Processes for managing risk relating to non-traditional third-parties will naturally look different than managing vendor risk, but all of these parties must be considered carefully.  But at the same time, it is vital for the healthcare institution to begin to implement a robust VRM program for their vendors and suppliers first, then move on to the non-traditional third-parties.

Even as healthcare organizations continue to outsource key functions to third-party vendors, risk management remains a challenge.

In fact, 60 percent of surveyed healthcare organizations admitted that their third-party risk management and compliance strategies could use some improvements, Kiteworks revealed in a 2022 report.

There are several reasons why Third-Party Vendor Risk Management programs may not succeed in healthcare:

The lack of automation and reliance upon manual risk management processes makes it difficult to keep pace with cyber threats and the proliferation of digital applications and medical devices used in healthcare.

Vendor risk assessments are time-consuming and costly, so only a few organizations are conducting risk assessments of all vendors.

Critical vendor management controls and processes are often only partially deployed or not deployed. Also, it has been a growing trend that the number of vendors that deal with sensitive data has increased, leading to increased complexity when it comes to data stewardship, access management, and other considerations.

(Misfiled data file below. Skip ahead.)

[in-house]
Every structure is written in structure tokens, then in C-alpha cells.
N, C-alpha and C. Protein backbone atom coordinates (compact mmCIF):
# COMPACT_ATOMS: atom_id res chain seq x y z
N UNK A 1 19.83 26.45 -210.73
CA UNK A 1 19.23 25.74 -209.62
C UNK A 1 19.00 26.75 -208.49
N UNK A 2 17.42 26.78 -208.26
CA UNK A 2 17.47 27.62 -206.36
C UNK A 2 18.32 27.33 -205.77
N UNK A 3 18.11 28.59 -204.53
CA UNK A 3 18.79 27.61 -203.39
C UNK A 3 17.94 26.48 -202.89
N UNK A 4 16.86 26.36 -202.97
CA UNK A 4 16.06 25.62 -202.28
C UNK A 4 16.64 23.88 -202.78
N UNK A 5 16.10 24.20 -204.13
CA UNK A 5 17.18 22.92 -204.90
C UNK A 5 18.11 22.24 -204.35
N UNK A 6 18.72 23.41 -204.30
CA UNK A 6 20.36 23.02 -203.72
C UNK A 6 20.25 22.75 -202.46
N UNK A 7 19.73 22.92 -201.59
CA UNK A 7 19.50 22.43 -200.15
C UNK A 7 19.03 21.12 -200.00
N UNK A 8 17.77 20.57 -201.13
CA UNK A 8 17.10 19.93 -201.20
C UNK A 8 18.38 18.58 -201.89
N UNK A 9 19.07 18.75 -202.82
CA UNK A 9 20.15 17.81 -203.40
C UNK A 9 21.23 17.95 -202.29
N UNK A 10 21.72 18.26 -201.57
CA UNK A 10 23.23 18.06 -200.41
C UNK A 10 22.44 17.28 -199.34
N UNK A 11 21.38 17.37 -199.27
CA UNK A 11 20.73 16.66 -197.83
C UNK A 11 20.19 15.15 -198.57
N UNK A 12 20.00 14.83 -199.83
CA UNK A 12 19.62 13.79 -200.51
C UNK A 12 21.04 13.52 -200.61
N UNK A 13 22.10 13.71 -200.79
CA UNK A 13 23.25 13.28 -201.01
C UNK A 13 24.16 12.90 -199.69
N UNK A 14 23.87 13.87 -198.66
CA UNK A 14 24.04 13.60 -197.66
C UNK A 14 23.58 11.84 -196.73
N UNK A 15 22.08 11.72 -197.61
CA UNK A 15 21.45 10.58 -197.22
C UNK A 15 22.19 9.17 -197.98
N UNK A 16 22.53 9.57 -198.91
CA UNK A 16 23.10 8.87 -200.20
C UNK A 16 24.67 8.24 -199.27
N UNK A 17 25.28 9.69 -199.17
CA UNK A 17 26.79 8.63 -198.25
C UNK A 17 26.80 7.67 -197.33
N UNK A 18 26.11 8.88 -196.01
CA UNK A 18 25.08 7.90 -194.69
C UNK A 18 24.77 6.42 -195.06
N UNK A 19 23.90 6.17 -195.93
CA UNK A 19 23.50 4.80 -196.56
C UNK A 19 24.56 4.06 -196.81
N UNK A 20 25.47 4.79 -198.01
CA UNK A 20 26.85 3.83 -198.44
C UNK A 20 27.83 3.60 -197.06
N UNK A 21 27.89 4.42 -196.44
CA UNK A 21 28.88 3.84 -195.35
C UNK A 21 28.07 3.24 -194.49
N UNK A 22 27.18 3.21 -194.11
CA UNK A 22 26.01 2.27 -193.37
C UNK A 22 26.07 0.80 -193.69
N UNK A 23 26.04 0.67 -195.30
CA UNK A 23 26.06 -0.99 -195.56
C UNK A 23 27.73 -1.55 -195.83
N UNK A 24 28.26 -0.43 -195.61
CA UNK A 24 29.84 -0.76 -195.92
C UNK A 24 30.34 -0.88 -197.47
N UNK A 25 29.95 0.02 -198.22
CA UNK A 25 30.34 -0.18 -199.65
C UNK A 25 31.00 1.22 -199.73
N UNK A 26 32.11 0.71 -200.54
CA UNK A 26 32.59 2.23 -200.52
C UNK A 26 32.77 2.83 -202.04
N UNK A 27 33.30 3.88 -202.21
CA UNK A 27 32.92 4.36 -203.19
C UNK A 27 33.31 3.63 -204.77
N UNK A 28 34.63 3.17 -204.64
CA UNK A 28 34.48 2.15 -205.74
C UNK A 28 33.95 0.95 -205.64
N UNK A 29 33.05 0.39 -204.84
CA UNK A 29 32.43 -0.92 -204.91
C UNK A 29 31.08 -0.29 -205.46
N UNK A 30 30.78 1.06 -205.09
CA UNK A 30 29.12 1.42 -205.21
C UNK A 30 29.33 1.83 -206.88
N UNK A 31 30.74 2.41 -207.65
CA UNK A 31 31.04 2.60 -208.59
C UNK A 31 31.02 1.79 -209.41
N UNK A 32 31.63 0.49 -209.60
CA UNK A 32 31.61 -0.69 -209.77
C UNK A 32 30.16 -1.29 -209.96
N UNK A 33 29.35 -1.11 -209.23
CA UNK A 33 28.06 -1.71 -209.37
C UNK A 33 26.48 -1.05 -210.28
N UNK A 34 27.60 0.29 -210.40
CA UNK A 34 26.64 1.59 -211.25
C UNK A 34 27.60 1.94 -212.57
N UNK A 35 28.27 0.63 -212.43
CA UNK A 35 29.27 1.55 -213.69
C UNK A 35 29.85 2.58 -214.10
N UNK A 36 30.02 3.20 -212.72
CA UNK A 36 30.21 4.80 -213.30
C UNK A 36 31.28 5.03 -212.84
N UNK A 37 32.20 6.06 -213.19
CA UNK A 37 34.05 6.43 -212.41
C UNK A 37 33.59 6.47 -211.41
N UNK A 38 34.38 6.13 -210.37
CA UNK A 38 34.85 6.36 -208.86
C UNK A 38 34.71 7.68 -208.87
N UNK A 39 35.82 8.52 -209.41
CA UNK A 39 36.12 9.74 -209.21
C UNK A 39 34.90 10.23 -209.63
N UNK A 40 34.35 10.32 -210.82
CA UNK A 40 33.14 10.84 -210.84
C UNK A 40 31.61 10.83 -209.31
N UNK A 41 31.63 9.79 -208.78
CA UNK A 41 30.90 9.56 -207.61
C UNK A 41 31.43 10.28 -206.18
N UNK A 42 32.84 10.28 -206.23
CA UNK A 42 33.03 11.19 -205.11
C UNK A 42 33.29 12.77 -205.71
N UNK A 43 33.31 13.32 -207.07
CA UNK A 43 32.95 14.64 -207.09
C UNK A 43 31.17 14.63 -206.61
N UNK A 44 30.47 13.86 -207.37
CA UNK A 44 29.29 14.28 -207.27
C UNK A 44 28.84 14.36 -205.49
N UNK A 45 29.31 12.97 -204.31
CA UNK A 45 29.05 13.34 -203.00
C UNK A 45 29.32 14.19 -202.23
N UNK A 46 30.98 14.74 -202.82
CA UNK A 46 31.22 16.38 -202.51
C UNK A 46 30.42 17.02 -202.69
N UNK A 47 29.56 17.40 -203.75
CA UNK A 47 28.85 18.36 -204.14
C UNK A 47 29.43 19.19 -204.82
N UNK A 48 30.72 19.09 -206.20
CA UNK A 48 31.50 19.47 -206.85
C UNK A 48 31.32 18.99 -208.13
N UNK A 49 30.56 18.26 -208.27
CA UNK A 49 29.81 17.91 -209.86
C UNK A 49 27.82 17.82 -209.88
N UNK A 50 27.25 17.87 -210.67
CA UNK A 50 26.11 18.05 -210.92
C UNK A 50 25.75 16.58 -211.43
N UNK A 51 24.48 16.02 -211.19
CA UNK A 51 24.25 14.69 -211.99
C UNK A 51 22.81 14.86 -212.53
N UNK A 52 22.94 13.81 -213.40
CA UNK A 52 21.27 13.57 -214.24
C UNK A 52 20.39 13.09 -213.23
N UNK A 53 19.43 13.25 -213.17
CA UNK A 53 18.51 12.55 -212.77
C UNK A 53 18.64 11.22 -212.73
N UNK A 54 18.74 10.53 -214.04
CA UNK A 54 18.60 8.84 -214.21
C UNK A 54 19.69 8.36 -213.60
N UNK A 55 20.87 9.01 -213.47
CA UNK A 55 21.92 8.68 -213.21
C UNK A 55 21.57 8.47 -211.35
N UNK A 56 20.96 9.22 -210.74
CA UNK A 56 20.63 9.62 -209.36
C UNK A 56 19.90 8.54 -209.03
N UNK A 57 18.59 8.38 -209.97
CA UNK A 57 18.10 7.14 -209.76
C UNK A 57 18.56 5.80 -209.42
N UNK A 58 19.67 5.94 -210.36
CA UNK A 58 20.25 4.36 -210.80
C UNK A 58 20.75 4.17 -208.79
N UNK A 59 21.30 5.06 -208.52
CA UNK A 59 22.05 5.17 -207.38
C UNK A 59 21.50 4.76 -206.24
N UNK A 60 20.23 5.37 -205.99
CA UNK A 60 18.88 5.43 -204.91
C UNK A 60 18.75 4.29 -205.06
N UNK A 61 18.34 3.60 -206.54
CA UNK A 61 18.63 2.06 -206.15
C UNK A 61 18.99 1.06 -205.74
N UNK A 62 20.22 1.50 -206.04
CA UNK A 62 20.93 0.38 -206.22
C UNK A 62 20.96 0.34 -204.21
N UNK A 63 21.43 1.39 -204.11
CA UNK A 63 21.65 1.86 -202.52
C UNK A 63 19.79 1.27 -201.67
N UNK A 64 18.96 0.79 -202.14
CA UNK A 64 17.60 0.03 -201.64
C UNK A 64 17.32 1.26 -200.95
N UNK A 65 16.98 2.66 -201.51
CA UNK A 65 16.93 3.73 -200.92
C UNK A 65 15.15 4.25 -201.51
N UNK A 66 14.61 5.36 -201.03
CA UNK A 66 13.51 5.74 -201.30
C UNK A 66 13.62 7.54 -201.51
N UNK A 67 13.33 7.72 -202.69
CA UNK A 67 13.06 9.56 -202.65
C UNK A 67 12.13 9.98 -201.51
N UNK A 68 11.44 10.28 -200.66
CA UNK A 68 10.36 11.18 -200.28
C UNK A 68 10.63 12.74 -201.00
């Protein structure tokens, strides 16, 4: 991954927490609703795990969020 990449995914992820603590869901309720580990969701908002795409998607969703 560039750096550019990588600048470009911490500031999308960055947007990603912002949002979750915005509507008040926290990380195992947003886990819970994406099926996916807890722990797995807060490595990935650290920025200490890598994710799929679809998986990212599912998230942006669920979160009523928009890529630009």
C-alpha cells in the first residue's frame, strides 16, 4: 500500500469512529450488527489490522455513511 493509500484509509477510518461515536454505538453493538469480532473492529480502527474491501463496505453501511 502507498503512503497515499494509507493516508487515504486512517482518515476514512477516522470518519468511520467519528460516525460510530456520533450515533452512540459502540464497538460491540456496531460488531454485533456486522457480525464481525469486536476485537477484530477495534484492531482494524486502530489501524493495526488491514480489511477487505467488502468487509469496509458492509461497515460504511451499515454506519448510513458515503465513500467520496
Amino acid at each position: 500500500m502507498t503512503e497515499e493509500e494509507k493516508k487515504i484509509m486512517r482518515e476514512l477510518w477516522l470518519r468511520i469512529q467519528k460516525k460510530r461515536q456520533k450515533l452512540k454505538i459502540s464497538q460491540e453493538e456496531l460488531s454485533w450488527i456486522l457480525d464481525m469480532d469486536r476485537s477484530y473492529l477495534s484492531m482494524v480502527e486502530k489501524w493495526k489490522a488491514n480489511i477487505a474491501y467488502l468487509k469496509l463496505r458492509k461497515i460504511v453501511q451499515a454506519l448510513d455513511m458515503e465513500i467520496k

At the HIMSS Healthcare Cybersecurity Forum, held in Boston in December, panelists brought up similar concerns, citing the lengthy and time-consuming nature of managing third-party risk assessments on a transaction-by-transaction basis.

Valente pointed to the pandemic as a big catalyst for change in the TPRM space.

Now, a few years into the pandemic, healthcare organizations continue to expand their vendor ecosystems, new risks will certainly increase.  With the increase reliance on new suppliers and vendors , which means that every one of them is a conduit for possible risk exposure.”

Unfortunately, cyber criminals are not blind to this fact, leading to an increase in third-party data breaches.

It is of no surprise that over time, these cyber attackers has learned to make the most of each attack, pivoting to more profitable business models.  Ransomware, in particular, RaaS (ransomware as a service,) are business models that have ramped up over the last few years.  With the impact of third-party breaches doubling this year, understanding even a vendor’s basic cyber posture is an important part of the equation.”.

Researchers linked the increased number of victims to the domino effect that occurs when one third-party breach poses a risk to other connected vendors, also known as cascading risk. Specifically, the term as the “chain of causality that emerges when risk and accumulated vulnerabilities connect to increase the chance of attack.”